Emerging into this changed paradigm for healthy aging is a little-known federal program called PACE, the acronym for Program of All-Inclusive Care for the Elderly, first pioneered in San Francisco Chinatown over four decades ago. Today, there are 228 PACE centers in 31 states.

The program, supported by Medicare and Medicaid, provides a range of services, including primary medical, dental, behavioral health, and specialty care, personal care, recreation, nutrition counseling, meals and transportation—all with the goal of helping frail seniors safely in their homes or communities as long as possible.

According to a 2015 feasibility study conducted by a national consulting firm, there are 1,338 potential APIs eligible to enroll in PACE in Seattle and King County. The feasibility study was supported by grants from the City of Seattle and the Wallace H. Coulter Foundation.

“Clearly, the market is there for a PACE facility serving our community,” Batayola said.

The new facility that Batayola and Wan are planning to develop would be the second PACE program in Washington State. The first is Providence ElderPlace, founded in Seattle in 1995. The new PACE facility is tentatively planned to be built on the vacant north parking lot of the old Pacific Tower on Beacon Hill. The new PACE program would be tailored to the cultural needs of the Asian and Pacific Islander community.

An earlier search for an affordable long-term site to establish the PACE program in the Chinatown-International District turned out to be fruitless, given the hot real estate market.

“We hope to be operational some time in 2017,” said Ian Munar, PACE program coordinator. “The initial plan is to start off with 10 participants the first month and then ramp up with seven participants monthly. The program goal is to have 220 participants by the end of the third year of operation.”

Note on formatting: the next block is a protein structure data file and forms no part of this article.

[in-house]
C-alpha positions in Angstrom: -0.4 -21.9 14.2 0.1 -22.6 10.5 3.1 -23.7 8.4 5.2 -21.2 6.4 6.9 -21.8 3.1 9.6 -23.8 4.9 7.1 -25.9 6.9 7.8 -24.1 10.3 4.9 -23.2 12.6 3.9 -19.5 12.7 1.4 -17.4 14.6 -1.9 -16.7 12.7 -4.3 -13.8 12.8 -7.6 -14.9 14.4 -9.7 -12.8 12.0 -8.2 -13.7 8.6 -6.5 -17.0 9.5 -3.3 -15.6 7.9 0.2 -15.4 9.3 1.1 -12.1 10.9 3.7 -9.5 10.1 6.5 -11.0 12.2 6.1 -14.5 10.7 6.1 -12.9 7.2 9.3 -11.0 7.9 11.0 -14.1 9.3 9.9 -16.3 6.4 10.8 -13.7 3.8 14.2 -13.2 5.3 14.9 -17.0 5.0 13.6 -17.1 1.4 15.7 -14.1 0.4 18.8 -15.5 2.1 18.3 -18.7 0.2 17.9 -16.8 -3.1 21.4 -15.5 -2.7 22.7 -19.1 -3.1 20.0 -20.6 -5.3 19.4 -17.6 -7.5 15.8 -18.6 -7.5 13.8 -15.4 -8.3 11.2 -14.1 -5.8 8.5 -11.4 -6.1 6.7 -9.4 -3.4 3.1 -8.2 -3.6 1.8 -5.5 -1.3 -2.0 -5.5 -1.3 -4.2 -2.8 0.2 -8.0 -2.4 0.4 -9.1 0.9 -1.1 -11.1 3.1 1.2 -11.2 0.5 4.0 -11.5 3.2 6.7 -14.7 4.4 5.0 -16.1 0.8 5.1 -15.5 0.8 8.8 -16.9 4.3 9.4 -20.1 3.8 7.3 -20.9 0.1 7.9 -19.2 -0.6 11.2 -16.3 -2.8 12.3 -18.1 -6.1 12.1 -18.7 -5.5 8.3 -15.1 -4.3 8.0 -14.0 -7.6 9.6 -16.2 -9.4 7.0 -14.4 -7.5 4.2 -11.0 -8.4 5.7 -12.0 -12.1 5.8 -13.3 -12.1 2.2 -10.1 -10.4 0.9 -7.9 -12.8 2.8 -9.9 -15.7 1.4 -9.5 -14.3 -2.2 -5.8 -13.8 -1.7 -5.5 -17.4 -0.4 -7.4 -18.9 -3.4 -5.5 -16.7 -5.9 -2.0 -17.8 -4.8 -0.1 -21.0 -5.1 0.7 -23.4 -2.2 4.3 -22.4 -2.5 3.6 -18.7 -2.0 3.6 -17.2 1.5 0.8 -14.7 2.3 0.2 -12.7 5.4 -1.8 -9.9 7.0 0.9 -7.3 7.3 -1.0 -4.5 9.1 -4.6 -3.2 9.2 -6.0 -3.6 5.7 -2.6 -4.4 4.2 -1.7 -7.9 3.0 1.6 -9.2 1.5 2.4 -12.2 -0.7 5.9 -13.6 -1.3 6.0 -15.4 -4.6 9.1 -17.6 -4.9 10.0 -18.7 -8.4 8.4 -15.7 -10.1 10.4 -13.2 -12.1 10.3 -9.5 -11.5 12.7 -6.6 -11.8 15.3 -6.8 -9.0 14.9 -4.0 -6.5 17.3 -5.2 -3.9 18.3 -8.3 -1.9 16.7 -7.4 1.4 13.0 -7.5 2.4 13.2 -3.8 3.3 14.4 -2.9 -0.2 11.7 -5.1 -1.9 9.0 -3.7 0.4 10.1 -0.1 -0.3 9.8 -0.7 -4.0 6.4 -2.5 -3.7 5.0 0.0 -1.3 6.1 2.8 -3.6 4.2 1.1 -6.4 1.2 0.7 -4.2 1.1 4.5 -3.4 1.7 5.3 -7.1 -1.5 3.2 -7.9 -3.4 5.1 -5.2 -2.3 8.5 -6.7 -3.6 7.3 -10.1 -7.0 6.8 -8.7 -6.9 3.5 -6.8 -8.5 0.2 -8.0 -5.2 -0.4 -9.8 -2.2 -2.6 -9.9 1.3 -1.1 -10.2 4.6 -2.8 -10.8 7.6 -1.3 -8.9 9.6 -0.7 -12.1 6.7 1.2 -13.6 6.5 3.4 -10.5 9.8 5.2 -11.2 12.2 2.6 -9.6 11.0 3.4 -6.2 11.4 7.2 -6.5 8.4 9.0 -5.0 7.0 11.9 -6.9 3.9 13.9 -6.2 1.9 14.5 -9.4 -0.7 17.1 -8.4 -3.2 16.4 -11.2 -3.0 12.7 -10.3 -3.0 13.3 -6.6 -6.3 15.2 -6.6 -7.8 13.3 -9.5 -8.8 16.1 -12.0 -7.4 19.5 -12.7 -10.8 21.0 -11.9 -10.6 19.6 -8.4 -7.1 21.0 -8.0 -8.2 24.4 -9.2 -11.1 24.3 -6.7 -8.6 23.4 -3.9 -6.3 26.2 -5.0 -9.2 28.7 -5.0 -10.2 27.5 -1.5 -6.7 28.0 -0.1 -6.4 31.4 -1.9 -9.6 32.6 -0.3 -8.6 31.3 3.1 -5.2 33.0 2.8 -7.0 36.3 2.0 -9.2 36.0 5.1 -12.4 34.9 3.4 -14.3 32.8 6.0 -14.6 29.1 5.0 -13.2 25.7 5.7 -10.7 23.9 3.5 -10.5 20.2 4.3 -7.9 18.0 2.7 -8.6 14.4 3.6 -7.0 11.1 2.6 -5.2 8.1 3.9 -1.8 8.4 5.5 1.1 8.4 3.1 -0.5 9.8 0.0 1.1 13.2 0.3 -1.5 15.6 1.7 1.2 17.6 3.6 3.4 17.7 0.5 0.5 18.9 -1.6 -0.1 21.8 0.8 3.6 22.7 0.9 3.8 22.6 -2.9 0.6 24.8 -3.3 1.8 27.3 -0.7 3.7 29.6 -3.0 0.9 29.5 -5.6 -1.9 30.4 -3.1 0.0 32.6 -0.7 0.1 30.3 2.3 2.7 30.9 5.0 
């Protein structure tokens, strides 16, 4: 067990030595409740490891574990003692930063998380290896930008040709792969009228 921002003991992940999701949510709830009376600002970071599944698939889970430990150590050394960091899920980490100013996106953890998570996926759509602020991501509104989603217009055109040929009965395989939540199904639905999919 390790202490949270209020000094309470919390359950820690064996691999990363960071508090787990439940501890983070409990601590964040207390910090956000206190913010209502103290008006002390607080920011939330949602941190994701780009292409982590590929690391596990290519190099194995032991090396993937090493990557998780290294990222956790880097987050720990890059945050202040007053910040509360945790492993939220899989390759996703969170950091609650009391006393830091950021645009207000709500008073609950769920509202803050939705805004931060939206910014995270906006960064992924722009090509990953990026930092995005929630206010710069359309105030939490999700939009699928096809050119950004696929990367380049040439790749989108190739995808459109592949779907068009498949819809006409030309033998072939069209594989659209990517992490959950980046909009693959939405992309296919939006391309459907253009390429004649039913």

Munar pointed out that ICHS and Kin On have created a new non-profit organization—Aging in PACE Washington—to administer the program. The cost of building the new facility is approximately $12 million. Aging in PACE will conduce a capital campaign to raise both public and private dollars for construction.

One enthusiastic booster of the new PACE facility is Sue Mar, a lifelong Seattleite. She and her family found themselves caring for an elderly unmarried aunt who had no children. The aunt, living alone in a condo, began showing signs of dementia at age 76 and her symptoms got progressively worse. She was later diagnosed with Alzheimer’s Disease. Mar’s aunt lived in her condo until age 83 with support from a team of caregivers, medical providers, and her family. She passed away at the age of 90 in 2014.

“As people are getting older and living longer, it’s the little things that start adding up,” Mar said. “Their short term memory starts to go. They can’t remember things and become confused. They forget to eat and take their medications. Without medical professionals in the home, it is hard to properly diagnose the early signs of Parkinson’s disease or Alzheimer’s or dementia. This puts the older person in a dangerous living situation and places enormous stress on family members trying to provide daily support so that person can ‘age in place.’”

Mar said she retired early from her job with Seattle City Light so she could help both her aunt and her mother, who had early stage dementia.

“With my aunt, it took way too long to get a proper diagnosis. Things came to a head when she was found wandering in front of her condo in her PJs and walking barefoot. She didn’t know where she was. That’s when we went back to the doctor and said, ‘You have to do something.’ We were finally able to get a social worker into the home to see what was going on.”